Thread Parallelism (Part 3): A Very Brief Look at Performance

This is the final of my 3 part series looking at thread parallelism, specifically at existing solutions providing a generic parallel-for abstraction. In case you missed it, have a look at Part 1 and Part 2.

This post is going to briefly look at performance of my last post’s parallel_for() wrapper inside OSPRay. I do recognize that this is going to be simplistic as tasking systems have to deal with a wide variety of application contexts. However, I feel that saying nothing about performance would leave the series incomplete.

What I’m benchmarking

OSPRay is a ray tracing library, where ray intersections with 3D geometric and volumetric data are used to render images. Readers who want a quick crash-course on ray tracing should have a look at Wikipedia’s article on the topic. I also highly recommend Pete Shirley’s 3 mini-book series on ray tracing, starting with “Ray Tracing in a Weekend“.

One of the beautiful aspects of rendering images with ray tracing is that the problem is embarrassingly parallel in image space. In other words, the rays we trace for each pixel in the image are completely independent from each other, making it trivial to parallelize that work. This makes it a nice candidate problem to use with parallel_for().

For this benchmark, I take a particular setup (hardware, scene, camera position, frame size, etc) and only change which tasking system parallel_for() targets. This is done at compile time with inlined functions through the wrapper, which yields the same result as if I wrote code directly against each tasking system’s API.

The scene I am using is a triangle mesh generated from a ground water simulation (~830k triangles, data from FIU). The tests are done with OSPRay’s default ambient occlusion (AO) renderer and a more fully featured “scientific visualization” (SciVis) renderer which adds additional direct lighting to create shadows. Each renderer is built-in to OSPRay and was used unmodified. Below are the images we get with each, the first from the AO renderer and the second from the SciVis renderer.

benchmark_blog_ao1benchmark_blog_sv

First-level parallelization

When ray tracing, it is more efficient to use a z-order curve to traverse the image as this yields rays which are more coherent to trace. Thus if we divide the image into 64×64 pixel tiles, assume that we do a z-order traversal of pixels within the tile for added efficiency. However, the work to schedule those tiles is still embarrassingly parallel. Thus if we divide up the work as 64×64 tiles, we get more coherent work than if we scheduled a task per-pixel or a task per scan line. Below is a visualization of what the tiling of the above image looks like, where each square is an individual task.

benchmark_blog_tiled

As noted at the end of my last post, here is the code which schedules that work using parallel_for():

float LocalTiledLoadBalancer::renderFrame(Renderer *renderer,
                                          FrameBuffer *fb,
                                          const uint32 channelFlags)
{
  // setup code omitted...

  parallel_for(fb->getTotalTiles(), [&](int taskIndex) {
    const size_t numTiles_x = fb->getNumTiles().x;
    const size_t tile_y = taskIndex / numTiles_x;
    const size_t tile_x = taskIndex - tile_y*numTiles_x;
    const vec2i tileID(tile_x, tile_y);
    const int32 accumID = fb->accumID(tileID);

    Tile __aligned(64) tile(tileID, fb->size, accumID);

    const int numChunks = numJobs(renderer->spp, accumID);
    for(int i = 0; i < numChunks; ++i)
      renderer->renderTile(perFrameData, tile, i);

    fb->setTile(tile);
  });

  // finishing code omitted...
}

The above code schedules a task for each tile, where each tile is 1) created on the stack, 2) rendered by iterating over z-ordered “chunks” in the tile, and 3) stored in the frame buffer. Using the workstation I have under my desk at the office (2x Xeon E5 2699 v3 CPUs, 36 cores, 72 threads | gcc-6.3.1 | Arch Linux) generated relatively similar results between each tasking system:

ao_parallel_tilesscivis_parallel_tiles

The charts show frames-per-second of progressively refining the above image, with max/min/average frame rate over 1000 frames. Just to be clear: the above images are the final, fully refined version of the image.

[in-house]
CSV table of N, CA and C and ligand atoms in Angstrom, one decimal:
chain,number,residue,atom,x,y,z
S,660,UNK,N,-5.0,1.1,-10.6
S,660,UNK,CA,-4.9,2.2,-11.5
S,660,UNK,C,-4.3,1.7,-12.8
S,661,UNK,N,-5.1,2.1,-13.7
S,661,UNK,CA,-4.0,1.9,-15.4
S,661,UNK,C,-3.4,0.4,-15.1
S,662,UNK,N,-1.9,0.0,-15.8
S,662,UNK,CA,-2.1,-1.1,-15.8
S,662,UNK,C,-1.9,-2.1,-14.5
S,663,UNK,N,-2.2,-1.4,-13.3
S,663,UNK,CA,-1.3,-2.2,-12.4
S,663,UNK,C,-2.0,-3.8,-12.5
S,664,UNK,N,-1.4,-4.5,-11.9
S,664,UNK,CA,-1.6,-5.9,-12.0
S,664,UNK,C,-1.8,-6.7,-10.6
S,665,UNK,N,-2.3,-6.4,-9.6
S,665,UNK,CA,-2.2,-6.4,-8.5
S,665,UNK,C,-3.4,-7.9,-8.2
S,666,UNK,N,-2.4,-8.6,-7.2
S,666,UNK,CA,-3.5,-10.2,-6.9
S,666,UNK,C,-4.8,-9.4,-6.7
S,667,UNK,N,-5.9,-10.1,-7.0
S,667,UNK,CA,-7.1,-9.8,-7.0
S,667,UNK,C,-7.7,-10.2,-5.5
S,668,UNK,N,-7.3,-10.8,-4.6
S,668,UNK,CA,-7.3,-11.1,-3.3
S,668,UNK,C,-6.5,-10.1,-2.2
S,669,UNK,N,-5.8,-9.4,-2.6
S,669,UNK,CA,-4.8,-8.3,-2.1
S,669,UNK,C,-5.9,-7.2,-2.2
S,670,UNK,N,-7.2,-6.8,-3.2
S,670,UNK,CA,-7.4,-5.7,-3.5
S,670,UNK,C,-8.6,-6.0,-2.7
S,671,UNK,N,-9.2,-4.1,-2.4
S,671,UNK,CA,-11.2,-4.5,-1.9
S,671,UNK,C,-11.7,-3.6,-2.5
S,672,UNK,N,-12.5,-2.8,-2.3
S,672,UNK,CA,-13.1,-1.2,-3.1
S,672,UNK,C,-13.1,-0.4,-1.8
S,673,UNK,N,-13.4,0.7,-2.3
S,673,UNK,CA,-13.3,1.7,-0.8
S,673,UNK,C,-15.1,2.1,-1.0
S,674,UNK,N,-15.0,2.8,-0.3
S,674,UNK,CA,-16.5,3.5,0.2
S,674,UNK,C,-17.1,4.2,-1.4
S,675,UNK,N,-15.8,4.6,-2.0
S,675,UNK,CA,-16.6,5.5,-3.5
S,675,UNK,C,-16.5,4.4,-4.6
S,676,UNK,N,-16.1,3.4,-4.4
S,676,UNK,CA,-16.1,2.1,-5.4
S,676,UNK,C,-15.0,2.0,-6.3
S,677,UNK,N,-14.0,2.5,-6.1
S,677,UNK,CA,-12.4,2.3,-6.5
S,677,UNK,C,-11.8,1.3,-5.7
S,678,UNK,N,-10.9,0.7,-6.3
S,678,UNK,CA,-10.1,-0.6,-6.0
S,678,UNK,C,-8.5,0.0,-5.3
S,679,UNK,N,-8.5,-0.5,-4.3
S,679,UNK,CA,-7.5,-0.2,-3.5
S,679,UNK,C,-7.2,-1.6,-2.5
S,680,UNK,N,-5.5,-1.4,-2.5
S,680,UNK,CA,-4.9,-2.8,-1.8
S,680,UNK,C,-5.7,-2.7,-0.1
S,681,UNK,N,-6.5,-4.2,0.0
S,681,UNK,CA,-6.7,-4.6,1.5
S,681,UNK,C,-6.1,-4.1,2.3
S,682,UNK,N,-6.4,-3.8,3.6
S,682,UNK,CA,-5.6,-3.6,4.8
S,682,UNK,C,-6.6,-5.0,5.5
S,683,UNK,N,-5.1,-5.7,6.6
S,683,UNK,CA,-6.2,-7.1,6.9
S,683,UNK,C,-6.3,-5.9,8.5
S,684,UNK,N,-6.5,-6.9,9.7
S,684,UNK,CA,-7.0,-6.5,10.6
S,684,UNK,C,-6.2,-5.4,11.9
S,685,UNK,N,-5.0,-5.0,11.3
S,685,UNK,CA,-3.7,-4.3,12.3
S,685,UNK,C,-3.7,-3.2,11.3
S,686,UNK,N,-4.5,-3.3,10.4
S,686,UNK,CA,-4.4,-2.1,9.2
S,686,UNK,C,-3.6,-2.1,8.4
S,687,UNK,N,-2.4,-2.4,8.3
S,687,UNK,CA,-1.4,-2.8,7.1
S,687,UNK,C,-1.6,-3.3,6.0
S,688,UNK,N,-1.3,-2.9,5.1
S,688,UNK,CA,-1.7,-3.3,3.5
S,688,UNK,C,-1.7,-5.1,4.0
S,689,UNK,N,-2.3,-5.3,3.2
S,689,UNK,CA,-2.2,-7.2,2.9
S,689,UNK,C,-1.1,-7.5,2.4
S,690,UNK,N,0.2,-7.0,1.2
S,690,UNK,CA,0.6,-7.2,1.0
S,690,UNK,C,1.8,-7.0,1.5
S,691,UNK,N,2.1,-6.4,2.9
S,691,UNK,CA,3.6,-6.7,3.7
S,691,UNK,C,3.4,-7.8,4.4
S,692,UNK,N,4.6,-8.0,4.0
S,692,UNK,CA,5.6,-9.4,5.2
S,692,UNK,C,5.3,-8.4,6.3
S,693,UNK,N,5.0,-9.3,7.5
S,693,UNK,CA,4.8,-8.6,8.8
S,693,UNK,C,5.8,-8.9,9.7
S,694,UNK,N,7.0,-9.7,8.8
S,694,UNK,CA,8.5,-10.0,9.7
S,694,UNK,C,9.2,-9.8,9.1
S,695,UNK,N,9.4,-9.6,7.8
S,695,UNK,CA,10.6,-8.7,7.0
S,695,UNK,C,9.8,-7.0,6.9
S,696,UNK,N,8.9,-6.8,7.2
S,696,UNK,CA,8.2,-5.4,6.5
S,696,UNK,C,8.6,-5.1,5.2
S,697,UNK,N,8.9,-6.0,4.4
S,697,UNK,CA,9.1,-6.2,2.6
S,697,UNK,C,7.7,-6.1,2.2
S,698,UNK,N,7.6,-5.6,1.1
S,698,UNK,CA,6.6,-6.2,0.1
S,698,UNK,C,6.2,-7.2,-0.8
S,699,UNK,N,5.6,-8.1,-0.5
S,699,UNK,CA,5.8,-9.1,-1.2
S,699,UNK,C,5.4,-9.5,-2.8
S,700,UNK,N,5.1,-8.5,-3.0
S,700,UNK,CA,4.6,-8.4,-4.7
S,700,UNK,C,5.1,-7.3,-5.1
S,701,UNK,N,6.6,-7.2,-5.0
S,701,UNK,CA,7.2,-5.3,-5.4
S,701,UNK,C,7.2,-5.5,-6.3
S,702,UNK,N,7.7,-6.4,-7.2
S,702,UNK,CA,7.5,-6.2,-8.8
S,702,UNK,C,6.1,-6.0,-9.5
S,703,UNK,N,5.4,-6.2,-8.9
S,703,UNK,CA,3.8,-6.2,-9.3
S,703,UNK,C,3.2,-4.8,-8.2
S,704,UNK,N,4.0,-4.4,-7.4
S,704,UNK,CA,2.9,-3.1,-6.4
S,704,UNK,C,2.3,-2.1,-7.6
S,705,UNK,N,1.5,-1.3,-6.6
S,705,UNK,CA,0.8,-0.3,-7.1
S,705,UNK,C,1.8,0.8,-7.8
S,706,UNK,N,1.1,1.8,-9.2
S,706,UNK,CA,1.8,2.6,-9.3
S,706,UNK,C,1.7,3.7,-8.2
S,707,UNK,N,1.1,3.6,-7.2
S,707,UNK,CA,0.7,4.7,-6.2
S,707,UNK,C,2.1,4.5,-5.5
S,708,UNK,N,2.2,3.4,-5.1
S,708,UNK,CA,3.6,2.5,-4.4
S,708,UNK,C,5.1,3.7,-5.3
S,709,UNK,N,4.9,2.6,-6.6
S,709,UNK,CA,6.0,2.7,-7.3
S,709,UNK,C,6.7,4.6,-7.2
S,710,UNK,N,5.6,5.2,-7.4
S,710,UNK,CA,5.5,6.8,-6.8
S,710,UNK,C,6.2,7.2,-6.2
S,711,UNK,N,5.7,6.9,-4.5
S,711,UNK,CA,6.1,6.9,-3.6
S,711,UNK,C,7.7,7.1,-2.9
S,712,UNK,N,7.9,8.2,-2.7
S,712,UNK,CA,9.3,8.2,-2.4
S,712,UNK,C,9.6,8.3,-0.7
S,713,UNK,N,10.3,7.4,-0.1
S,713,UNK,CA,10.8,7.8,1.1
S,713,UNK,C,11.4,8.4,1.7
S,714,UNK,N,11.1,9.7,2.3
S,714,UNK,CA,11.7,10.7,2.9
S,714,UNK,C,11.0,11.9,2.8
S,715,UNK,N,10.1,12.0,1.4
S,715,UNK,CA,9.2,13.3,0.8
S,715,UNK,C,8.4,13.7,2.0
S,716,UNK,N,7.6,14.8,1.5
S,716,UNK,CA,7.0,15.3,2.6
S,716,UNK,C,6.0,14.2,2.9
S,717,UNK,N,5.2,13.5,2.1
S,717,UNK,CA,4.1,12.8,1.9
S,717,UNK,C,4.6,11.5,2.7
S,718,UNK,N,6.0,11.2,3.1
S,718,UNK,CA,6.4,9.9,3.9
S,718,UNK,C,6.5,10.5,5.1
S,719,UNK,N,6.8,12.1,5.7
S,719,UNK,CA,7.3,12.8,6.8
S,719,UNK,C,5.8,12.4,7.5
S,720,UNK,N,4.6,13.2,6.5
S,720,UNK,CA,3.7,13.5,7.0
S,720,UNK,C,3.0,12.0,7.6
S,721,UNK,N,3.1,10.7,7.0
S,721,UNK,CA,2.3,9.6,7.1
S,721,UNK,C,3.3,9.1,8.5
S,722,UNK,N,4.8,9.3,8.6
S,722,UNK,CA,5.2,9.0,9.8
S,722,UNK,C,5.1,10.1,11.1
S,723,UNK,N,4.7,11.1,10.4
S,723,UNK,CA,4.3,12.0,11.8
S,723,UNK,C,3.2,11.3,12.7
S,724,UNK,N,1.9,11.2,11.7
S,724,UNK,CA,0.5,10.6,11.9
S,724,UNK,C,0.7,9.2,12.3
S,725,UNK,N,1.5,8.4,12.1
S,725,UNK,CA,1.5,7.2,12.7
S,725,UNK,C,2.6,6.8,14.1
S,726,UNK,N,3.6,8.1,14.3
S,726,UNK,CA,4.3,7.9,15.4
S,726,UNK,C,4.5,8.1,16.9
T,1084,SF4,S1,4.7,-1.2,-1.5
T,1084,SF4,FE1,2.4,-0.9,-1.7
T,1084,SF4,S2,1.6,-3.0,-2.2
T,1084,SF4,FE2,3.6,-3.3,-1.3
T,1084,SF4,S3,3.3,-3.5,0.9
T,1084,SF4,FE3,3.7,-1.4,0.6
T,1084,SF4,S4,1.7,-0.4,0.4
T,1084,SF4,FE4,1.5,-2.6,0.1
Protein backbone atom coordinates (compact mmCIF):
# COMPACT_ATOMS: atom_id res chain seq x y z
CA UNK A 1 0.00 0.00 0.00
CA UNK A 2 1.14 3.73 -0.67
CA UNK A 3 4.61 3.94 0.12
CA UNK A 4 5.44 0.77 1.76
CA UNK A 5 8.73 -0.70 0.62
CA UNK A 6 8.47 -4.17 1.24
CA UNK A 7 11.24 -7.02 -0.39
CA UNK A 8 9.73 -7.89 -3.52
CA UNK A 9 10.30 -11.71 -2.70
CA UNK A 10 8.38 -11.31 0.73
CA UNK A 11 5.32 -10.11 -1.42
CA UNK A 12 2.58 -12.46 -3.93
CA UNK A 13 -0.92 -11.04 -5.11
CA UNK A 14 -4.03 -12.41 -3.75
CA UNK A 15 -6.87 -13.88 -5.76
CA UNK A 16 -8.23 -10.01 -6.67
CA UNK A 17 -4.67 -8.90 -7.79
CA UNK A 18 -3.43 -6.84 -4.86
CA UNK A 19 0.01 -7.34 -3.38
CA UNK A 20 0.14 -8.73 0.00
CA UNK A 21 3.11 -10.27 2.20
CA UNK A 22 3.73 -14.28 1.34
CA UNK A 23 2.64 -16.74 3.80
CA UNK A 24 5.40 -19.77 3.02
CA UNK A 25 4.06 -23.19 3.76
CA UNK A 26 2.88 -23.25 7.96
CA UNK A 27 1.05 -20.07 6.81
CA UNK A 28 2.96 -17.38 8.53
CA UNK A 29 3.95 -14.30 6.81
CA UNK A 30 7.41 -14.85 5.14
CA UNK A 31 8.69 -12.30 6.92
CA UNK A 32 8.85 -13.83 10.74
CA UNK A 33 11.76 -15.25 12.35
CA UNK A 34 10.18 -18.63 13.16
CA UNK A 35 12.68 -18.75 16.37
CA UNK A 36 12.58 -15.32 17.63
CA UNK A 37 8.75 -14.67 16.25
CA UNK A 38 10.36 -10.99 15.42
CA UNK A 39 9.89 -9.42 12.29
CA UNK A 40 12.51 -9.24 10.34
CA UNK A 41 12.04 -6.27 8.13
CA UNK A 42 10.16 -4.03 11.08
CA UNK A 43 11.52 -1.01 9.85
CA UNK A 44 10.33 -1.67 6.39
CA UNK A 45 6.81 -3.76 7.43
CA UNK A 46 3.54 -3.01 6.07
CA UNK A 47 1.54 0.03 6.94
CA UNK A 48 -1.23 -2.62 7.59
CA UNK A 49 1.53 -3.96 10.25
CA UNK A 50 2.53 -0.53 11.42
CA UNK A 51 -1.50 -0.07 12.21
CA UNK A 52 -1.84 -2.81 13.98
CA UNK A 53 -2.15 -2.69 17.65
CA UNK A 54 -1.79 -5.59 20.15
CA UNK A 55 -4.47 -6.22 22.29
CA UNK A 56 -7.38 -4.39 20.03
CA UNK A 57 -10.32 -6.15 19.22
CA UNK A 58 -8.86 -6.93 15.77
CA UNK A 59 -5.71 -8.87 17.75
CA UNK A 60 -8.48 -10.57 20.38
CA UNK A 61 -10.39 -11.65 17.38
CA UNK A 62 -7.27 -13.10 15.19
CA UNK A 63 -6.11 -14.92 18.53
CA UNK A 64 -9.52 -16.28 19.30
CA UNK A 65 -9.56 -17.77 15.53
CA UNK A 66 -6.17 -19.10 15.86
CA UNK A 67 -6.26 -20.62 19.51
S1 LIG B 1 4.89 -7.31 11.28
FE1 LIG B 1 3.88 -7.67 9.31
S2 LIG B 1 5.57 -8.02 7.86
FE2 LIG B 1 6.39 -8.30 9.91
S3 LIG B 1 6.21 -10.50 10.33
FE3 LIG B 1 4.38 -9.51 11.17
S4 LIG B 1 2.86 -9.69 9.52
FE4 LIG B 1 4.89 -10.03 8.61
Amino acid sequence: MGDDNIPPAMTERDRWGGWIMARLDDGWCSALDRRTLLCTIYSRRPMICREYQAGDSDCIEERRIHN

The results are mostly as expected: with only one level of parallel task scheduling, each tasking system does the job about the same. It is interesting to see that Cilk+ seems to have periodic latency spikes as it had a very low reported minimum frame rate. However, its max and average frame rates seem to be about the same as the others.

In general, we see roughly ~57-62 FPS with the AO renderer and ~40-45 FPS with the SciVis renderer. Not bad, but we can do better.

Adding more parallelism

If look closer at the problem, we see that a single task renders an entire 64×64 tile which can create some load imbalance problems. In order for the machine to execute more of the work in parallel, we have to say more of the work can be executed in parallel. A tile size of 64×64 is fairly large for a single task, as rays which miss the entire model are very cheap to renderer vs. rays which hit deep inside interior crevices of the model. This means that tiles which have expensive pixels to render end up taking way longer than tiles which have few (or none) expensive pixels.

There are multiple ways we can deal with this issue, one of which is to simply make our tile size smaller…but that would be boring! Instead, we can use the concept of nested parallelism to generate more granular tasks for the tasking system to work with. In a nutshell, nested parallelism just means that our parallel_for() tasks may call parallel_for() again, generating more tasks.

This is really easy to change in our above code: the inner for-loop simply becomes another call to parallel_for().

float LocalTiledLoadBalancer::renderFrame(Renderer *renderer,
                                          FrameBuffer *fb,
                                          const uint32 channelFlags)
{
  // setup code omitted...

  parallel_for(fb->getTotalTiles(), [&](int taskIndex) {
    const size_t numTiles_x = fb->getNumTiles().x;
    const size_t tile_y = taskIndex / numTiles_x;
    const size_t tile_x = taskIndex - tile_y*numTiles_x;
    const vec2i tileID(tile_x, tile_y);
    const int32 accumID = fb->accumID(tileID);

    Tile __aligned(64) tile(tileID, fb->size, accumID);

    parallel_for(numJobs(renderer->spp, accumID), [&](int tIdx) {
      renderer->renderTile(perFrameData, tile, tIdx);
    });

    fb->setTile(tile);
  });

  // finishing code omitted...
}

This creates a set of tasks, each of which schedules more tasks. Because parallel_for() has an implicit synchronization after it is called, each top-level task will only complete once all of its child tasks are completed. However tasks which are scheduled can be executed by any worker thread, so worker threads which were working on cheap tiles and finished early are able to then pick up incomplete work generated from more expensive tiles. This results in threads staying busy with useful work which better utilizes the machine.